Das thorakale Growing Teratoma Syndrom von nichtseminomatösen Keimzelltumoren: Eine interdisziplinäre Herausforderung

In unserer retrospektiven Studie konnte mit prospektiv erhobenen Daten das seltene Krankheitsbild von 29 TGTS-Patienten analysiert werden. Da die pathophysiologische Erklärung eines GTS nicht eindeutig ist, bestehen noch unterschiedliche Theorien. Die Diagnosestellung ist aufgrund der Vorbehandlung...

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Bibliographic Details
Main Author: Chalepaki-Ntelli, Kyriaki
Contributors: Schirren, Joachim (Prof. Dr.med.) (Thesis advisor)
Format: Doctoral Thesis
Published: Philipps-Universität Marburg 2021
Online Access:PDF Full Text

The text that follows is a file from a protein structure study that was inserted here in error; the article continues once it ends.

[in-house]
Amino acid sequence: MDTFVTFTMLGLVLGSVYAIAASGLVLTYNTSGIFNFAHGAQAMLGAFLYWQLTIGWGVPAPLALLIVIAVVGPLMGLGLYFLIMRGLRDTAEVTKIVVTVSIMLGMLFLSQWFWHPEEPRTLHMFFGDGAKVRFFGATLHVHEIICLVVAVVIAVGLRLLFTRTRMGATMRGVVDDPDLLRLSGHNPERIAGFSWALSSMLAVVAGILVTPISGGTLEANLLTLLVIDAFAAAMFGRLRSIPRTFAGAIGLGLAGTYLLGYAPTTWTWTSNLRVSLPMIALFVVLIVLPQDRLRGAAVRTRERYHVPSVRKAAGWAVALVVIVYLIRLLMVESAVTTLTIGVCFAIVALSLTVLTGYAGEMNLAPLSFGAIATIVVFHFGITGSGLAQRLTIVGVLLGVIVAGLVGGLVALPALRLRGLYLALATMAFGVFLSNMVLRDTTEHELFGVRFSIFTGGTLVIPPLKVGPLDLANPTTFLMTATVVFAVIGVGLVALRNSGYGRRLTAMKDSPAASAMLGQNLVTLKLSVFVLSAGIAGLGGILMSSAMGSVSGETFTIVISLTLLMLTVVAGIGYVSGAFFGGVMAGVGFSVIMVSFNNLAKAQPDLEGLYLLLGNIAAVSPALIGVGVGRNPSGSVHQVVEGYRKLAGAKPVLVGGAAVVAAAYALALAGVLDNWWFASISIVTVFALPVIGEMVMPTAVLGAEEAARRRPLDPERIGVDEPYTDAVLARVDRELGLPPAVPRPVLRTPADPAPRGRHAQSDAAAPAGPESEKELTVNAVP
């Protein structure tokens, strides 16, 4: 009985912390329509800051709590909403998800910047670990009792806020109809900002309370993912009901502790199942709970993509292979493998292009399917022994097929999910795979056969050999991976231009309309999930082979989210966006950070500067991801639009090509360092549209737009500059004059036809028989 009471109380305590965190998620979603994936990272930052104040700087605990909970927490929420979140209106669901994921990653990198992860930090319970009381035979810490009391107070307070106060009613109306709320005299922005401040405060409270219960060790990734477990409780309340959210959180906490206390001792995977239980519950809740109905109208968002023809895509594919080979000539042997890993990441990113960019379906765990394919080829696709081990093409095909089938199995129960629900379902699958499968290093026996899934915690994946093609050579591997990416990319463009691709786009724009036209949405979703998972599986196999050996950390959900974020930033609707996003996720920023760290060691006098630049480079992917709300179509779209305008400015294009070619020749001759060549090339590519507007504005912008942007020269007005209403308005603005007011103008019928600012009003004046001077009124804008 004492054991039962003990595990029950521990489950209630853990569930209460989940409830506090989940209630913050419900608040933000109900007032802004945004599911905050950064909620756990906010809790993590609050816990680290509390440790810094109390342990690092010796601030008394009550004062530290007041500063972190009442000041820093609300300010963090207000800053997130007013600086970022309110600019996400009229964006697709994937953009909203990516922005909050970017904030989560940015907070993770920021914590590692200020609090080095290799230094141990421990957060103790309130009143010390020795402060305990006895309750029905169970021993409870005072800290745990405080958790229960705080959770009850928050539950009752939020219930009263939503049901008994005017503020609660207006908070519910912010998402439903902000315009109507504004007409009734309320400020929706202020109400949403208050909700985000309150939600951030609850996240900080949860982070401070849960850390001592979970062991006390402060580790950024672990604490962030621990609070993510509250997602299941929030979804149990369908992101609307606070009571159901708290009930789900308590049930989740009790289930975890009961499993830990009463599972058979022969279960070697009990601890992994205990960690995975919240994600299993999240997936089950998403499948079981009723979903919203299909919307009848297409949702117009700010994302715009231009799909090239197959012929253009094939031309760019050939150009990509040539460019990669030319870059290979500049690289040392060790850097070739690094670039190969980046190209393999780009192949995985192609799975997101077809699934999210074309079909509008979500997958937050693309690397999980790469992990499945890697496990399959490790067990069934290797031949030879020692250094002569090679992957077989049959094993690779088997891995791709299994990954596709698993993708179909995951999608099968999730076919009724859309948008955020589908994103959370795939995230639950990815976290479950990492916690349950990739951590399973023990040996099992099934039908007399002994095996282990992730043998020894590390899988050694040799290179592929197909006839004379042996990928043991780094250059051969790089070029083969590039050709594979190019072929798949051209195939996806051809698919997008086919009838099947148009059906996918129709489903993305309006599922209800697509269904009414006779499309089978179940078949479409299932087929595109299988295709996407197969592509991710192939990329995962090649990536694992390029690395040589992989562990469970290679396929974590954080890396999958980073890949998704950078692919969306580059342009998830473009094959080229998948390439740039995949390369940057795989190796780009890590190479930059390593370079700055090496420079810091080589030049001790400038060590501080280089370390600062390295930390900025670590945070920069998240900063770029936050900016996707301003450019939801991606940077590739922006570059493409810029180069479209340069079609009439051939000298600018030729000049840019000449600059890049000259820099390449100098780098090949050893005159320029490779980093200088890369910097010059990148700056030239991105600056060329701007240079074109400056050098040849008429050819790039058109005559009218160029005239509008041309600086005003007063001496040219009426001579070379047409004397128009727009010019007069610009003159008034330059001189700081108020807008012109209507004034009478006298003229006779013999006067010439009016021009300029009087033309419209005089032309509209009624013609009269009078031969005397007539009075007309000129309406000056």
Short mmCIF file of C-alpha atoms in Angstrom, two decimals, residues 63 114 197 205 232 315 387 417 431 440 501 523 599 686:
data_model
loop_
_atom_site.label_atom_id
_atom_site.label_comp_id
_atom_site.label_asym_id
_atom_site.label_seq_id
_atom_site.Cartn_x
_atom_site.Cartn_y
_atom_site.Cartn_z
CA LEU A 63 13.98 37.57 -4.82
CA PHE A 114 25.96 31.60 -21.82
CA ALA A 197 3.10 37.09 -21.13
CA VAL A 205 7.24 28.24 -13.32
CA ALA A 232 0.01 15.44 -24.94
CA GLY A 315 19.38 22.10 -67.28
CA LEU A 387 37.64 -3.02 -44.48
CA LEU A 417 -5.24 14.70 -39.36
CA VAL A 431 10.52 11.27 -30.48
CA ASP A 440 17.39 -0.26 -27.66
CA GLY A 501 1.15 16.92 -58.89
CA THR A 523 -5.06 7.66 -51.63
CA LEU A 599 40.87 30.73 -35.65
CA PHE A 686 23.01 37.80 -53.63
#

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Table of Contents: In our retrospective study, prospectively collected data were used to analyze the rare clinical presentation of 29 TGTS patients. Since the pathophysiological basis of a GTS is not clear, different theories still exist. Simultaneously, the diagnosis is proven challenging due to the pretreatment. The gold standard of therapy is the complete resection of the growing teratoma with a curative approach. On one hand, this clarifies the histology of the tumor and, on the other hand, minimizes the likelihood of a relapse or malignant transformation. We were able to achieve a complete resection in all patients with mostly extended resections. Due to their size, growing teratomas can cause compression phenomena or infiltration of important central structures. Because of this and its proximity to central structures, resection represents a surgical challenge. The thoracic growing teratomas in our collective data showed a median size of 64.5 mm (10-210 mm). We were able to detect multilocalized infestation in approximately every third patient (34.5%, n = 10). A total of 44 operations were performed, 25 of which were thoracotomies (including 6 double thoracotomies), 6 sternotomies, 7 transabdominal resections and 6 neck dissections. Regarding the prognosis, the following factors were examined in relation to survival: 1) patient's age at diagnosis (p = 0.140), 2) tumor size (p = 0.119), 3) multilocalisation of the TGTS (p = 0.159), 4) need for high-dose chemotherapy and autologous stem cell transplantation (p = 0.373), 5) necessity of an extended resection (p = 0.159) and 6) time of diagnosis of TGTS (p = 0.987) - during treatment of the primary tumor or during relapse. None of the above factors showed a significant impact on survival. The recognition of the rare syndrome, the interdisciplinary consultation and the understanding of the treatment strategy, are all critical for success. Thanks to this interdisciplinary approach, the optimal time point for the appropriate therapeutic approach can be precisely planned, while procedures unnecessary for the patient can be spared. In our patient population, this approach resulted in low morbidity, a 5-year and 10-year survival rate of 93%, and a 15-year survival rate of 84% without mortality. At the same time, only 14.3% (n=4) of the patients in total, suffered a relapse. Limitations of our study include the small patient population size, the retrospective study design and the absence of data such as IGCCCG-classification or the initial tumor markers. However, to the best of our knowledge, this is so far the largest group of TGTS patients, examined in literature, after testicular or extragonadal non-seminomatous germ cell tumors. In summary, the complexity of this disease requires close collaboration between oncologists, urologists and thoracic surgeons.